Dispatches From The Picket Lines, Day 71: Speakers Tout Abortion Rights As WGA Picketers Hit Amazon’s New York HQ On “Prime Day”
Abortion rights took center stage at a rally Tuesday for striking film and television writers, who gathered with their supporters outside the New York City headquarters of Amazon on the first day of the retail and streaming giant’s “Prime Day” summer sale.
Linking abortion rights to labor rights, speakers said that film and TV workers in anti-abortion states are less protected today from pregnancy-related health emergencies than they were before the U.S. Supreme Court struck down Roe v Wade last summer. That ruling turned abortion rights and restrictions into a state-by-state patchwork after the high court’s ruling in Dobbs v. Jackson Women’s Health Organization.
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They also said production companies such as Amazon — which reimburses employee travel expenses for medical procedures including abortions — could be more vocal in their support of women’s reproductive freedom and medical care.
One speaker, Maya Rupert of the Center for Reproductive Rights, said that where in the United States a movie or television show is based now determines “what rights people have access to” while on location as cast and crew.
“And no one should have to make a choice between taking a job and having access to the health care that they need,” Rupert said.
Another speaker, the actor and writer Zoe Kazan, gave a graphic personal account of two pregnancies she had that “went so wildly wrong that they required emergency medical intervention.” One was a miscarriage, and the other was an ectopic pregnancy, she said.
“This is what I think about when I read articles about obstetricians post-Dobbs — docs fleeing states like Idaho where they now fear legal repercussions for doing their jobs,” Kazan, a mother of two, told several dozen rally-goers gathered along the curb in Manhattan’s busy Hudson Yards business district. “My work as a writer and an actor has relocated me to places like that — states where getting the kind of reproductive health care that twice saved my life would be much, much harder in a post-Dobbs reality.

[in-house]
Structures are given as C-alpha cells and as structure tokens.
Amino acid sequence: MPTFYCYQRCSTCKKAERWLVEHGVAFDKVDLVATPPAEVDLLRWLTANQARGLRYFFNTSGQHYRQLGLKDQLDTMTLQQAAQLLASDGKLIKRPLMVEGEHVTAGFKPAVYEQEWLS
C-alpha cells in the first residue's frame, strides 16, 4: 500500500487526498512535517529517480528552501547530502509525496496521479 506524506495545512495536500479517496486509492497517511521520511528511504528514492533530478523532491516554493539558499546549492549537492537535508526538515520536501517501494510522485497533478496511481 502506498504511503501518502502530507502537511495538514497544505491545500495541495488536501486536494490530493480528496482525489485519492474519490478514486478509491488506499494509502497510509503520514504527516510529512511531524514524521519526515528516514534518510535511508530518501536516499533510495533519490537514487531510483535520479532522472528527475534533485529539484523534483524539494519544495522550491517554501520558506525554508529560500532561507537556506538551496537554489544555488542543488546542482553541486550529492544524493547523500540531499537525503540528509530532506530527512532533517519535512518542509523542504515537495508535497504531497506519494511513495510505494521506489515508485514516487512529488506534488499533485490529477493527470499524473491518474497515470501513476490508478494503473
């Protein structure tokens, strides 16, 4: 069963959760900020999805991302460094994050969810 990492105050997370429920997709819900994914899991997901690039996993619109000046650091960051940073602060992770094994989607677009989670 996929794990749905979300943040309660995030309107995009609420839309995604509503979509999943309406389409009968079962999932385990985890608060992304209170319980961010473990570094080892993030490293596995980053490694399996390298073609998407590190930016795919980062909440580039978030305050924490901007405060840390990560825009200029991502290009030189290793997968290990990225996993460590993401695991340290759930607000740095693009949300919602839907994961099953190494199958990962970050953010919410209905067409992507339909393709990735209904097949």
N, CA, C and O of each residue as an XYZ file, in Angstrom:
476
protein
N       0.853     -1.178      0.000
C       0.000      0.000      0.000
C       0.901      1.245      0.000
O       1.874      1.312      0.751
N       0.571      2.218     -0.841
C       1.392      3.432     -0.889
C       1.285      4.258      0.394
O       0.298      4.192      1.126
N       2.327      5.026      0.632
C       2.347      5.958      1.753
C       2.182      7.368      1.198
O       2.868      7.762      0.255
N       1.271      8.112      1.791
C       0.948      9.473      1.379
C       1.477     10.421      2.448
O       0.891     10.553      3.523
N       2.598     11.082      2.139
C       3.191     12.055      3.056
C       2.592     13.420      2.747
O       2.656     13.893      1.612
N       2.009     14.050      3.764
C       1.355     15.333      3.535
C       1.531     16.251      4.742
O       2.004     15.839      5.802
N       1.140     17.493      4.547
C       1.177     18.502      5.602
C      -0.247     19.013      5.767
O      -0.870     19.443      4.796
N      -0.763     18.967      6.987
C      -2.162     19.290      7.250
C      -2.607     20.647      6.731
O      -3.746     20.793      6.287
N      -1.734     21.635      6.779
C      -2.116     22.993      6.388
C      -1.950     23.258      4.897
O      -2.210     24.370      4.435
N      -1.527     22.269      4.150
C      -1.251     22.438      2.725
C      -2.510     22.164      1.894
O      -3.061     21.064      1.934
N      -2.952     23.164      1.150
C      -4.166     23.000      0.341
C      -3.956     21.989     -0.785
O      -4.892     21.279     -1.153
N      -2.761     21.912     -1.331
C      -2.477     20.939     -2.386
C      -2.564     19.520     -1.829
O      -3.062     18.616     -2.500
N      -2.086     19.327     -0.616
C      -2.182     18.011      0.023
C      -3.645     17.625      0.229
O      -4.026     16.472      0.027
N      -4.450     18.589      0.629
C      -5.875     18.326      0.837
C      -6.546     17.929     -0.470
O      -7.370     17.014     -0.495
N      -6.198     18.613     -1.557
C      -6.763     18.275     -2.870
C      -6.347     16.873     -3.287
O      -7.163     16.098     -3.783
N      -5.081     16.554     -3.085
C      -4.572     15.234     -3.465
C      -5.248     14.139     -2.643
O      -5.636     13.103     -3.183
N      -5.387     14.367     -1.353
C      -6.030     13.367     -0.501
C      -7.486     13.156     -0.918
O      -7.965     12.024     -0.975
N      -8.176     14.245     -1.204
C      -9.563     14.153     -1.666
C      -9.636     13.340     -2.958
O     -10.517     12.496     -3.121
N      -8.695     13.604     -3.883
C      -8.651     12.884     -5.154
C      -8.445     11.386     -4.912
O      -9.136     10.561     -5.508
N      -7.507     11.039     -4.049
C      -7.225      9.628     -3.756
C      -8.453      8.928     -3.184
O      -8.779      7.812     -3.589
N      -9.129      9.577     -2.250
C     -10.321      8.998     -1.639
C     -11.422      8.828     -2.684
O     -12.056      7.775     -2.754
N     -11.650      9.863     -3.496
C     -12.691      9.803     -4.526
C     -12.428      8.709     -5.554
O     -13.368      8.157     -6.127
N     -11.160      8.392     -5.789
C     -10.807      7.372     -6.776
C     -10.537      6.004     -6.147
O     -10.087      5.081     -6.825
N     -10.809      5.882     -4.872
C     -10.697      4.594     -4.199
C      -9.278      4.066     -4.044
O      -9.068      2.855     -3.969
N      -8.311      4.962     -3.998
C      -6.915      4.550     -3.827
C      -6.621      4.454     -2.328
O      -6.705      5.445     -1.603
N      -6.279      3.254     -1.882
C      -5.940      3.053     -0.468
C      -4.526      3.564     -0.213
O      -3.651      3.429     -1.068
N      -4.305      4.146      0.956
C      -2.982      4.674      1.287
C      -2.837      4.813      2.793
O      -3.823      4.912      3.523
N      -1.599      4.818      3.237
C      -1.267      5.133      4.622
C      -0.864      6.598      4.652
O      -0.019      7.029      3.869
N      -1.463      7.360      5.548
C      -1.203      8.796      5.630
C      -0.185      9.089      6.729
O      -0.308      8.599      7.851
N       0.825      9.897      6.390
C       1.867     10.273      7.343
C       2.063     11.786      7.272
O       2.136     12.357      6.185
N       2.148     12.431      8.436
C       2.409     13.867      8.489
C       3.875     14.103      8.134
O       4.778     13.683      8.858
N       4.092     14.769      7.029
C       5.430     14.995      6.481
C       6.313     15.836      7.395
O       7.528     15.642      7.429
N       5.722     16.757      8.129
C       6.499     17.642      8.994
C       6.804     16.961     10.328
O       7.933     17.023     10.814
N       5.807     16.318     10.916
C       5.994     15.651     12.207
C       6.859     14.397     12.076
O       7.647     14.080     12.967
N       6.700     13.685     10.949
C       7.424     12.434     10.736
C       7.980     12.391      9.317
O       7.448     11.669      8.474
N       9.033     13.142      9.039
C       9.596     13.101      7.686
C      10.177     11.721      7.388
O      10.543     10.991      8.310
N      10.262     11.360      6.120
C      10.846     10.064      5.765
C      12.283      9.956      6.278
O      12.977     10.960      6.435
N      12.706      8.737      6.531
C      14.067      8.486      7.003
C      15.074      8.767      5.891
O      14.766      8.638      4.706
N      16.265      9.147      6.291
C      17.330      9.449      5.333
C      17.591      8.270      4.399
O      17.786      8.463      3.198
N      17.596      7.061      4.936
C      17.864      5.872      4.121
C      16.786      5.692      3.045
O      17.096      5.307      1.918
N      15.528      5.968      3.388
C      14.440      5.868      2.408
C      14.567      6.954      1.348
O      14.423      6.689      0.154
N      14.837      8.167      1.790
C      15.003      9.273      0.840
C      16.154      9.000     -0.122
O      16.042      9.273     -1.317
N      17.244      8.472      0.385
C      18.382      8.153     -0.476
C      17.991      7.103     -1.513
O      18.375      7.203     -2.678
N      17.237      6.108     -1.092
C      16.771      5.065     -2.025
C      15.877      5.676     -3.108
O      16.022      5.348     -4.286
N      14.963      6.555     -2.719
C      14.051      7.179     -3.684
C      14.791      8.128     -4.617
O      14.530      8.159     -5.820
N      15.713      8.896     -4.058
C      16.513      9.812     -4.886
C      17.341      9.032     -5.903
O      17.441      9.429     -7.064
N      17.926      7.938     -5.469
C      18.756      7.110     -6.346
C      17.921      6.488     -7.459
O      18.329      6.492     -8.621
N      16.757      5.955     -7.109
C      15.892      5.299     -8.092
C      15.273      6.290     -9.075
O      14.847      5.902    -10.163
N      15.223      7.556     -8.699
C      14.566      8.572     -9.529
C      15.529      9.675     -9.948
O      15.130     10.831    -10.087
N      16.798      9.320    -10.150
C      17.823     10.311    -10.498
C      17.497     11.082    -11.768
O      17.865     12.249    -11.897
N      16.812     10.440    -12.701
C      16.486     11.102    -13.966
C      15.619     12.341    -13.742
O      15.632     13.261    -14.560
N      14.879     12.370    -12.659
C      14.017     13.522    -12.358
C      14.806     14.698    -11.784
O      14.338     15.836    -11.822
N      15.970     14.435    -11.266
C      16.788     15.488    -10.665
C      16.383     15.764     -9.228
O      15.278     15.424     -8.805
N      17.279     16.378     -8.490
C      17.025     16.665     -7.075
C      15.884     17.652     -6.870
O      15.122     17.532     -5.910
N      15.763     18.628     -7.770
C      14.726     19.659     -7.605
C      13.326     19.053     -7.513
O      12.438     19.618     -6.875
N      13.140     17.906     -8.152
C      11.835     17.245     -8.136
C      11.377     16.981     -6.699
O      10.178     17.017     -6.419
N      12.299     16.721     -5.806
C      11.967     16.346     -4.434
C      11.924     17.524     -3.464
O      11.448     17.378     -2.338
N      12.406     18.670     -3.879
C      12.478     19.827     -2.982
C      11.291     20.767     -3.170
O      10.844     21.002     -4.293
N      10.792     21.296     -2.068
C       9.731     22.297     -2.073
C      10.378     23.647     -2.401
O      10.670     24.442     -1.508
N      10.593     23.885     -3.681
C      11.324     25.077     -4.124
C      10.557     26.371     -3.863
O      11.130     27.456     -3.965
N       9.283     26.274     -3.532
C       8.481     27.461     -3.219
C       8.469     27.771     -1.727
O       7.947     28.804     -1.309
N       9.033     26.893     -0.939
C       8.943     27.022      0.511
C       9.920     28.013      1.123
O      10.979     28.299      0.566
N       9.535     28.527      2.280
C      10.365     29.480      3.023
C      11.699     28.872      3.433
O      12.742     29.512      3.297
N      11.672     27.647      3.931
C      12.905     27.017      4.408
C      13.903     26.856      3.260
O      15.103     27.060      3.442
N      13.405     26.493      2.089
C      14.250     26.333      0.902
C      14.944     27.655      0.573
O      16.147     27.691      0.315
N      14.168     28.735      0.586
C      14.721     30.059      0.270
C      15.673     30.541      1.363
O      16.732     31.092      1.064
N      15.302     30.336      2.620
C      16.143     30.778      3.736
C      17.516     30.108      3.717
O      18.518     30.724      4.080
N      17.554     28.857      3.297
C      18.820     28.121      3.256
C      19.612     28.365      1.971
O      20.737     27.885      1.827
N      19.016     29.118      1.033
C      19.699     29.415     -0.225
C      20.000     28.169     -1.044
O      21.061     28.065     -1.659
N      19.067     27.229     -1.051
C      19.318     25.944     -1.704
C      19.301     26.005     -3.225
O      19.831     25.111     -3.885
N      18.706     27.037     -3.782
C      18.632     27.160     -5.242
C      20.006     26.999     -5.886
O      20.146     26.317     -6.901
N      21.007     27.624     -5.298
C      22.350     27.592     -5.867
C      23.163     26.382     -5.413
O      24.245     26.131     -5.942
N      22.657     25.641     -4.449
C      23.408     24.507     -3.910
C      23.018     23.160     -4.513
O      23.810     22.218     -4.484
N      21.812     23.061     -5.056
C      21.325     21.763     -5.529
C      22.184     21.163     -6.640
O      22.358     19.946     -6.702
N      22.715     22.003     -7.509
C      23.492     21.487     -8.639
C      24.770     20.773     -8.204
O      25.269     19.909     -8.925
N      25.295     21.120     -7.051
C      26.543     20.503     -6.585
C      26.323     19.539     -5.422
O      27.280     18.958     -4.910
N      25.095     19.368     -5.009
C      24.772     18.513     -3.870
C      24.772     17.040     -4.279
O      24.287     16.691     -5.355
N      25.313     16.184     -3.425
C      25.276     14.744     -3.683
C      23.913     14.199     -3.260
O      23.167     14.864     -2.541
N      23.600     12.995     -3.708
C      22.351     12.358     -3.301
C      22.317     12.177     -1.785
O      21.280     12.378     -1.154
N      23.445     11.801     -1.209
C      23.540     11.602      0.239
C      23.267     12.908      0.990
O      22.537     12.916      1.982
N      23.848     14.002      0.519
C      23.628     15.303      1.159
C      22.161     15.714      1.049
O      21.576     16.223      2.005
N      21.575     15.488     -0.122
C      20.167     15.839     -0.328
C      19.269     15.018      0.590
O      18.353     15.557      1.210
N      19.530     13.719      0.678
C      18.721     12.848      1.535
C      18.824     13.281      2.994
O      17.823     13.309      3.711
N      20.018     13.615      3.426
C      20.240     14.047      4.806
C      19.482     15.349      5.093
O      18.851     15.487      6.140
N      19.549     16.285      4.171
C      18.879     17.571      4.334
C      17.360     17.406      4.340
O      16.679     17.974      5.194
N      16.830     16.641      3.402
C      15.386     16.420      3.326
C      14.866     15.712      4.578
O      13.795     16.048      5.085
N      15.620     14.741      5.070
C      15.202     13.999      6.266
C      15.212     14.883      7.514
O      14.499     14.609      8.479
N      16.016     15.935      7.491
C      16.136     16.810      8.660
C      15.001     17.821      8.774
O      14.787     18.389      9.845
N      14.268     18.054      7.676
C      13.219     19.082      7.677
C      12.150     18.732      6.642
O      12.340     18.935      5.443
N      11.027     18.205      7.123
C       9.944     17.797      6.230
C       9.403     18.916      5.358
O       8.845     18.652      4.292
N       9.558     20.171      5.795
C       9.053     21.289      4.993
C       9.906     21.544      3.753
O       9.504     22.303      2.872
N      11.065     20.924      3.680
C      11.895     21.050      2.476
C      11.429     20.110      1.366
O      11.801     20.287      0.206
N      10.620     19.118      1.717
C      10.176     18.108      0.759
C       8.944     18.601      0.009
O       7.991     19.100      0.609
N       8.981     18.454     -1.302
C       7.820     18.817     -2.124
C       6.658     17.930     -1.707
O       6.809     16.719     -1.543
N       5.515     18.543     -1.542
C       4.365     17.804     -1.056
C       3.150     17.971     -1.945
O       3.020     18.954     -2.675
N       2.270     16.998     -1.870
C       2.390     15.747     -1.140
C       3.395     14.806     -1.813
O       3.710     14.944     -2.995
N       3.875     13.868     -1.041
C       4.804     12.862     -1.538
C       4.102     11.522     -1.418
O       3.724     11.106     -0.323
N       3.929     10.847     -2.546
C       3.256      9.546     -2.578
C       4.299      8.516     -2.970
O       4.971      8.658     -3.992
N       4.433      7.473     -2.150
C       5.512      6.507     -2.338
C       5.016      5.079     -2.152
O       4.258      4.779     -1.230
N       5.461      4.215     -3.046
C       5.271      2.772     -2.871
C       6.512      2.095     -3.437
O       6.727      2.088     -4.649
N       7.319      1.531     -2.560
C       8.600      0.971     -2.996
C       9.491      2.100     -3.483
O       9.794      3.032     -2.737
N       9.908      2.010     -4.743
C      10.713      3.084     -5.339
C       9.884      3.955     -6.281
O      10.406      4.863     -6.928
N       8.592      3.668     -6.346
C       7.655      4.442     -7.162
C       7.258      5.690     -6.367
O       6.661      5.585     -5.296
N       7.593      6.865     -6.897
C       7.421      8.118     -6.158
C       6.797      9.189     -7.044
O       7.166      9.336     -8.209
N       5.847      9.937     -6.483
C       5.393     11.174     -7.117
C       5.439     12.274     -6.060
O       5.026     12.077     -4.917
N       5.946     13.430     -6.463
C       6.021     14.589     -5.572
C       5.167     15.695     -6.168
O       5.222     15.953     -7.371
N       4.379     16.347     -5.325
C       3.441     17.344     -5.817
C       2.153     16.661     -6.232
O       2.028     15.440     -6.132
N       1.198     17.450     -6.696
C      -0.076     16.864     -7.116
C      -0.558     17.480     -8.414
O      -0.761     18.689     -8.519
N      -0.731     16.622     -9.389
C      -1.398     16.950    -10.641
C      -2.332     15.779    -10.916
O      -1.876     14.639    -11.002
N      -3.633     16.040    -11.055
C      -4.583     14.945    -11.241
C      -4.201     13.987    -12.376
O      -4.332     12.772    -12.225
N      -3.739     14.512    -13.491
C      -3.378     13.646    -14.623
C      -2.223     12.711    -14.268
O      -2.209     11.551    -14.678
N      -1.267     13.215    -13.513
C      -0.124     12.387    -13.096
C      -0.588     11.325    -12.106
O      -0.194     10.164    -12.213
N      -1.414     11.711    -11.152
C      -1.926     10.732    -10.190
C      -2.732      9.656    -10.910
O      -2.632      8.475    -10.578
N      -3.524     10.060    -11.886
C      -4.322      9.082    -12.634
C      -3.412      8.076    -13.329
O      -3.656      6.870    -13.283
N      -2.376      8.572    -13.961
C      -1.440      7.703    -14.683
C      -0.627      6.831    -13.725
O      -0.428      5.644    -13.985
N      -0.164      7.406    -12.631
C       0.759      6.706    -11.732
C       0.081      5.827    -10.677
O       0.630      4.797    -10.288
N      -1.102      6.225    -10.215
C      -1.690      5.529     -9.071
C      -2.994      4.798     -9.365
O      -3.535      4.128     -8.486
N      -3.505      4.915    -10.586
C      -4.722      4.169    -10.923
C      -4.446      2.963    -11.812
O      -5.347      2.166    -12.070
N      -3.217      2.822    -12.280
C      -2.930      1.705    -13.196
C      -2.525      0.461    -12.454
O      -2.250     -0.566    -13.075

“And for what it’s worth,” she added, “both times that I’ve needed reproductive surgery, I was in the middle of work on a project — I just happened to be in New York with easy access to that care.”
Kazan drew applause for pointing out that since August, the Writers Guild of America pays for any member who needs an abortion to travel to a state where the procedure is legally available. “But what happens when you don’t have time to travel to such a place, when you need surgery now, not hours from now?” she said. “What happens when you don’t need an abortion but you do need reproductive care that has become much, much harder to find?”
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In May 2022, after a draft of the court’s forthcoming Dobbs ruling was leaked to the press, Amazon notified its employees that the company would pay up to $4,000 in travel expenses annually for employee medical treatments including abortions.
But one of Tuesday’s speakers, Monarch creator Melissa London Hilfers, criticized Amazon for declining to respond to a coalition of showrunners and directors who last year demanded that studios act to help women working in film and television in states where abortion is severely restricted or illegal.
“Last July over 1,400 of us signed a letter to nine major studios — including this one — asking them to put new safety protocols in place for all people working on their productions in abortion-hostile states,” Hilfers said. “Last month we published our report card, which I think people are passing around today, that details the response and follow-through on these protections from each studios.
“Some studios make a good start,” Hilfers said. “These guys? Didn’t even respond.”
Demonstrators also heard from Alison Leiby, a writer for The Marvelous Mrs. Maisel and a stand-up comedian who turned her own experience getting an abortion four years ago into an off-Broadway show called Oh God, a Show About Abortion.
“I did not plan to, nor want to be, a parent,” Leiby said. “I had a quick and easy abortion and could continue with my life.”
Leiby was one of three speakers, including Plan B co-star Kuhoo Verma and Obvious Child writer-director Gillian Robespierre, with film or theatrical projects specifically about abortion.
A speaker from Planned Parenthood urged film and television writers to keep producing those kinds of stories. “This movement needs you and your creative brilliance,” said Caren Spruch, Planned Parenthood’s liaison to the film and TV industry as the organization’s National Director of Arts and Entertainment Engagement. “We need you to tell the stories about the people who are desperate, fearful and confused about whether or not they can receive the care they need — the tens of millions of patients who no longer have access to abortion.”
Robespierre said storytelling is powerful but not enough.
“Studios like Amazon have the power, and literally all of the money, to make a meaningful, material difference in the lives of not just their employees but also the millions of people across the country who will need to have abortions in their lifetime,” she said.
Robespierre ended with a punchline: “Here’s a pitch: The abortion pill could be the next deal on Amazon Prime Day.”
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